Gimbap or kimbap is a popular Korean dishmade from steamed white rice (bap) and various other ingredients, rolled in gim (sheets of dried laver seaweed) and served in bite-size slices. Gimbap is often eaten during picnics or outdoor events, or as a light lunch, served with takuan or kimchi.
Gimbap is derived from Japanese futomaki (Makizushi) during the Japanese rule (1910-1945).
The most basic component of gimbap is rice. From there, you can find many variations on the filling, including fish, meat, eggs, and vegetables, whether pickled, roasted, or fresh.
Traditionally, the rice is lightly seasoned with salt and sesame oil/perilla oil. Popular protein ingredients are fish cakes, imitation crab meat, eggs and/or seasoned beef rib-eye. Vegetables usually include cucumbers, spinach, carrots and danmuji (pickled radish). After the gimbap has been rolled and sliced, it is typically served with danmuji.
Short grain white rice is usually used, although short-grain brown rice, like olive oil on gim, is now becoming more widespread among the health-conscious. Rarely, sweet rice is mixed in gimbap rice.
Nowadays, the rice in kimbap can be many kinds of black rice, boiled rice and cereals etc.
Gim is dried, pressed seaweed made from the edible species, laver. Gim may be roasted and seasoned with oil and salt, roasted but unseasoned, or raw and unseasoned. The oil used for roasting gim is traditionally sesame oil; however, today, corn and canola oils are also commonly used, especially with the pre-seasoned packs of gim sold widely in stores. Olive oil is also becoming more prevalent. For gimbap, the roasted, unseasoned variation is typically used.
Besides the common ingredients listed above, some varieties may include cheese, spicy cooked squid, kimchi, luncheon meat, or spicy tuna. The gim may be brushed with sesame oil or sprinkled with sesame seeds. In a variation, sliced pieces of gimbap may be lightly fried with egg coating.
Samgak gimbap is a triangle-shaped gimbap sold in many convenience stores in South Korea. Samgak gimbap also come in many varieties.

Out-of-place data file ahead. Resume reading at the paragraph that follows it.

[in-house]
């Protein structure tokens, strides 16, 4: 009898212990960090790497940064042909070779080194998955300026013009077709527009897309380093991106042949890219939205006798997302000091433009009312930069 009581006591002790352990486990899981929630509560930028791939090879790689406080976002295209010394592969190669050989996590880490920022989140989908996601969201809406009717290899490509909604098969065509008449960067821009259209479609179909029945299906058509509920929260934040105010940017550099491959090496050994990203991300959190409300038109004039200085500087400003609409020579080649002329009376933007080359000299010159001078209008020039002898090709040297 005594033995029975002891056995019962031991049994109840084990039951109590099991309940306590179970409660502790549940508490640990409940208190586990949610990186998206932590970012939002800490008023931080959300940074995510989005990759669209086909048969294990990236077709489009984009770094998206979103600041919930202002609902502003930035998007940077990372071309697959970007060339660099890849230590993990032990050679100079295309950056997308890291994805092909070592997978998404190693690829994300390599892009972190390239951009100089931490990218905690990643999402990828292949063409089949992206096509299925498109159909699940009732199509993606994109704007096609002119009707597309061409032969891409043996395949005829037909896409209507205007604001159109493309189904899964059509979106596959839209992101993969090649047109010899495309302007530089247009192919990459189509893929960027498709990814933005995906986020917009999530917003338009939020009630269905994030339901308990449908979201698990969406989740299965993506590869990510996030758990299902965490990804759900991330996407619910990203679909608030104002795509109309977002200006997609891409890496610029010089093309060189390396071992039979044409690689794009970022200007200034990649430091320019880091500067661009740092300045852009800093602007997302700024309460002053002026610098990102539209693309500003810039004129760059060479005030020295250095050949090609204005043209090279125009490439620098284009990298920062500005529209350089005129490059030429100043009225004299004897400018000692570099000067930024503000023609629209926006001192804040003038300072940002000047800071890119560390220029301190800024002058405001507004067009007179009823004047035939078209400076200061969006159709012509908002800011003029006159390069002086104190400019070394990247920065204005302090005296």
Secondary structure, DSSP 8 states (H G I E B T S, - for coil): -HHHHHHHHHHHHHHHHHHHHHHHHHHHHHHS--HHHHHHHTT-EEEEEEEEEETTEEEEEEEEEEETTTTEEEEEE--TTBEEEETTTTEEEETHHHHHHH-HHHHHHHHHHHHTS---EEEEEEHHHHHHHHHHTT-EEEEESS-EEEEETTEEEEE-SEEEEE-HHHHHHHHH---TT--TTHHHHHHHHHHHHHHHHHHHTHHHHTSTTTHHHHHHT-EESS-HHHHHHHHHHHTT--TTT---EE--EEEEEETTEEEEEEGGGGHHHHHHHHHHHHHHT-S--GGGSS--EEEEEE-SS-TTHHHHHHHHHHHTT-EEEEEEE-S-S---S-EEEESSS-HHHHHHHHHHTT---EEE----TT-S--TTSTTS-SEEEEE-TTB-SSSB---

Chungmu gimbap is a gimbap made with only rice as the filler ingredient. Originating from the seaside city of Chungmu, the rolls are thinner and the surface is usually left unseasoned. Chungmu gimbap is traditionally served with side dishes of kolddugi muchim, sliced baby octopus marinated and fermented in a spicy red pepper sauce, and radish kimchi. Chamchi kimbap is another commonly found gimbap. It is usually filled with tuna, marinated sesame leaf, mayonnaise as well as other
This is the dish that, at first, I was reluctant to try because it looks really similar to that of the Japanese Maki. Then came one day, I was very hungry and had little patient to wait for the food, an ajumma recommended Kimbap, so I went along.
Boy, when chewed, it felt really different from the Japanese’s, the ingredients of the filling felt somewhat fresher and more organic (many kind of veggies used). Though the rolling, gotta give that to the Japanese for its tight and well packed shape, the Korean one seems looser when rolled or may be just the ones that I tried.
Needless to say, Kimbap is commonly seen in Korean drama, especially when the heroine making a lunch box to impress her hero or for a picnic. My most memorable cute scene of Kimbap would be from the movie, My Little Bride, where MGY fell for her baseball oppa in her school while married to KRW.
She got up in the morning to make Kimbap for her baseball crush, then went out to cheer him at the game. My KRW woke up and felt hungry, saw the left over Kimbap, stuffed it in his mouth, clicked the TV remote and saw the baseball game live broadcast, and bam! his wife was there, sitting in the game beaming to the guy. The Kimbap in his mouth suddenly seemed hard to swallow (Ha!). From then on, Kimbap stayed in my memory along with KRW as a side dish ^^